United States District Court, W.D. Tennessee, Western Division
DEUTSCHE BANK TRUST COMPANY AMERICAS F/K/A BANKERS TRUST COMPANY, Plaintiff,
MELODY V. HOLLOWAY, ANDREW L. LAWSON, AND ALL OTHER OCCUPANTS OF 7247 TIMBER VALLEY COVE, MEMPHIS, TN, 38125, Defendants.
H. MAYS, JR. UNITED STATES DISTRICT COURT JUDGE
the Court is the Magistrate Judge's Report and
Recommendation, dated March 14, 2017 (the
“Report”). (ECF No. 7.) The Report recommends
that “this case be dismissed sua sponte for
lack of subject-matter jurisdiction and be remanded to the
Circuit Court of Shelby County, Tennessee pursuant to 28
U.S.C. § 1447.” (Id. at
On March 23, 2017, Defendants filed their objection to the
Report. (ECF No. 10; ECF No. 11; ECF No. 12.)
following reasons, the Court ADOPTS the Report of the
Magistrate Judge. The case is remanded to the Circuit Court
of Shelby County, Tennessee.
4, 2013, Plaintiff filed a detainer action against Defendants
in the Shelby County Court of General Sessions. (ECF No. 1-2
at 19.) The detainer action sought possession of the property
located at 7247 Timber Valley Cove, Memphis, Tennessee,
38125. (Id.) Plaintiff received a judgment for
possession of the property on July 3, 2013. (Id.)
Defendants filed an appeal in the Circuit Court of Shelby
County, Tennessee, on July 11, 2013. (Id.; ECF No.
1-2 at 25-26.) It is not known what transpired in the case
for the next three years. (ECF No. 7 at 43 n.1.)
March 6, 2017, Defendants filed a Notice of Removal to this
Court. (ECF No. 1.) Defendants stated that removal was based
on 28 U.S.C. § 1331, 28 U.S.C. § 1441(d), and 15
U.S.C. § 1692k(d). (Id. at 1.) Although the
signature line of the Notice of Removal printed the names of
Defendants Melody Holloway and Andrew Lawson, only Melody
Holloway signed the Notice of Removal. (Id. at 2.)
March 9, 2017, Defendants filed a Motion to Dismiss. (ECF No.
6 at 40.) The Motion to Dismiss argues that “the
actions of the Clerk and the remaining debt collectors are
void and without merit” and should be dismissed.
(Id.) The Motion to Dismiss also states that the
state court did not have subject matter jurisdiction or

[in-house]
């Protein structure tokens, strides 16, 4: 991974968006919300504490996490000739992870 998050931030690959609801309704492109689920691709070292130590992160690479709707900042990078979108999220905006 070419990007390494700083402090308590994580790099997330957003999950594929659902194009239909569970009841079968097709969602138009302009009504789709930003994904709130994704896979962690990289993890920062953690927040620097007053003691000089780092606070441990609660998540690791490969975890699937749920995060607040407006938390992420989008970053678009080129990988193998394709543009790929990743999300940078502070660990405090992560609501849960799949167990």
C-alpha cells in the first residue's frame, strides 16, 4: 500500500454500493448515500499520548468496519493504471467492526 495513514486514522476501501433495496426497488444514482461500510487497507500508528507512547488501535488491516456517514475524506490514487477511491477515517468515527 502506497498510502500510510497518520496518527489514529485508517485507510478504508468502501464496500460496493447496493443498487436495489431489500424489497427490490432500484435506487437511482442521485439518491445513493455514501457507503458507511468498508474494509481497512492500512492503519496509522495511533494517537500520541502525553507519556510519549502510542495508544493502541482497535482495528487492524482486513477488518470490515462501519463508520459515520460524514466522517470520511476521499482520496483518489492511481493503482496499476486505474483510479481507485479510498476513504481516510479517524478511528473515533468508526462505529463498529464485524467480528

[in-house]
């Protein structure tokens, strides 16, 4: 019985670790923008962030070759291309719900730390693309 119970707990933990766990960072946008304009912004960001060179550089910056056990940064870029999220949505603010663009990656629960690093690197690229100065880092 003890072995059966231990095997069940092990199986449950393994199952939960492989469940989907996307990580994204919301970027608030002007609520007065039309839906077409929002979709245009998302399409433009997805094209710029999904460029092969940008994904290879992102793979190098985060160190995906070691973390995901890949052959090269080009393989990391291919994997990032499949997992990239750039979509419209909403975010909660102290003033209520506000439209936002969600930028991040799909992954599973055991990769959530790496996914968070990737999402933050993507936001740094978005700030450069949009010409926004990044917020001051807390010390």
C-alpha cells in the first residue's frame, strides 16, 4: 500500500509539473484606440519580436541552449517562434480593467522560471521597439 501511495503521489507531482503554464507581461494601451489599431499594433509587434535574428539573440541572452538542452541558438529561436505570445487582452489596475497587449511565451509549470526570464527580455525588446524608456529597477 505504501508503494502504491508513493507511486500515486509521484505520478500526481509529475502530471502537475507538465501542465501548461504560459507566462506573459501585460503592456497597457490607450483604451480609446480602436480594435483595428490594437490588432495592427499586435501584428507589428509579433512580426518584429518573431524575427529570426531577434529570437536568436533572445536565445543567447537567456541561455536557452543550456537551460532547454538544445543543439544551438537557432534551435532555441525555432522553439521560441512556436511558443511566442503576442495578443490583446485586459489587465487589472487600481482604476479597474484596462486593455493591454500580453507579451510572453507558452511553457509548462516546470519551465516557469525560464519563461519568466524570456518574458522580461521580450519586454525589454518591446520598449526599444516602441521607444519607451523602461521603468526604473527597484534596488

personal jurisdiction, the state court was an improper venue,
the process was insufficient, and Plaintiff failed to state a
March 14, 2017, the Magistrate Judge entered the Report,
recommending the case be remanded to the Circuit Court of
Shelby County. (ECF No. 7.) The Magistrate Judge found that
the Court does not have subject matter jurisdiction because
Plaintiff's claim does not involve a federal question.
(Id. at 46-47.) The Magistrate Judge also noted that
removal was procedurally improper because it was untimely and
because all Defendants did not join in the removal.
(Id. at 50-51.) Defendants filed a timely, although
improperly labelled, objection on March 23, 2017. (ECF No.
10; ECF No. 11; ECF No. 12.)
Jurisdiction & Standard of Review
enacted 28 U.S.C. § 636 to relieve the burden on the
federal judiciary by permitting the assignment of
district-court duties to magistrate judges. See United States
v. Curtis, 237 F.3d 598, 602 (6th Cir. 2001) (citing Gomez v.
United States, 490 U.S. 858, 869-70 (1989)). A district court
has the authority to “designate a magistrate judge to
conduct hearings, including evidentiary hearings, and to
submit to a judge of the court proposed findings of fact and
recommendations for the disposition, by a judge of the court,
of any motion.” 28 U.S.C. § 636(b)(1)(B).
district judge must determine de novo any part of a
Magistrate Judge's disposition that has been properly
objected to.” Fed.R.Civ.P. 72(b); 28 U.S.C. §
636(b)(1)(C). After reviewing the evidence, the Court is free
to accept, reject, or modify the proposed findings or
recommendations of the Magistrate Judge. 28 U.S.C. §
636(b)(1)(C). The district court is not required to review --
under a de novo or any other standard -- “any
issue that is not the subject of an objection.” Thomas
v. Arn, 474 U.S. 140, 150 (1985). The district court should
adopt the findings and rulings of the Magistrate Judge to
which no specific objection is filed. Id.; United
States v. Walters, 638 F.2d 947, 950 (6th Cir. 1981.)
to any part of a Magistrate Judge's disposition
“must be clear enough to enable the district court to
discern those issues that are dispositive and
contentious.” Miller v. Currie, 50 F.3d 373, 380 (6th
Cir. 1995); see also Arn, 474 U.S. at 147 (stating that the
purpose of the rule is to “focus attention on those
issues . . . that are at the heart of the parties'
dispute.”). “‘[O]bjections disput[ing] the
correctness of the magistrate's recommendation but
fail[ing] to specify the findings . . . believed [to be] in
error' are too general.” Spencer v. Bouchard, 449
F.3d 721, 725 (6th Cir. 2006) (quoting Miller, 50 F.3d at
380). A general, frivolous, or conclusive objection will be
treated as if no objection had been made. Howard v. Sec'y
of Health & Human Servs., 932 F.2d 505, 509 (6th Cir.
1991); see also Mira v. Marshall, 806 F.2d 636, 637 (6th Cir.
1986) (“[T]he district court need not provide de
novo review where the objections are ‘[f]rivolous,
conclusive or general.'” (internal quotations
only reference to the Report is their objection to the
Magistrate Judge's finding that the Court lacks subject
matter jurisdiction. Defendants argue that the Court has
jurisdiction because “the Detainer action does involve
a federal question.” (ECF No. 11 at 115; see also ECF
No. 12 at 123.) Defendants argue that the federal question is
raised on the back of Plaintiff's “Detainer
Warrant, ” which contains a “FAIR DEBT COLLECTION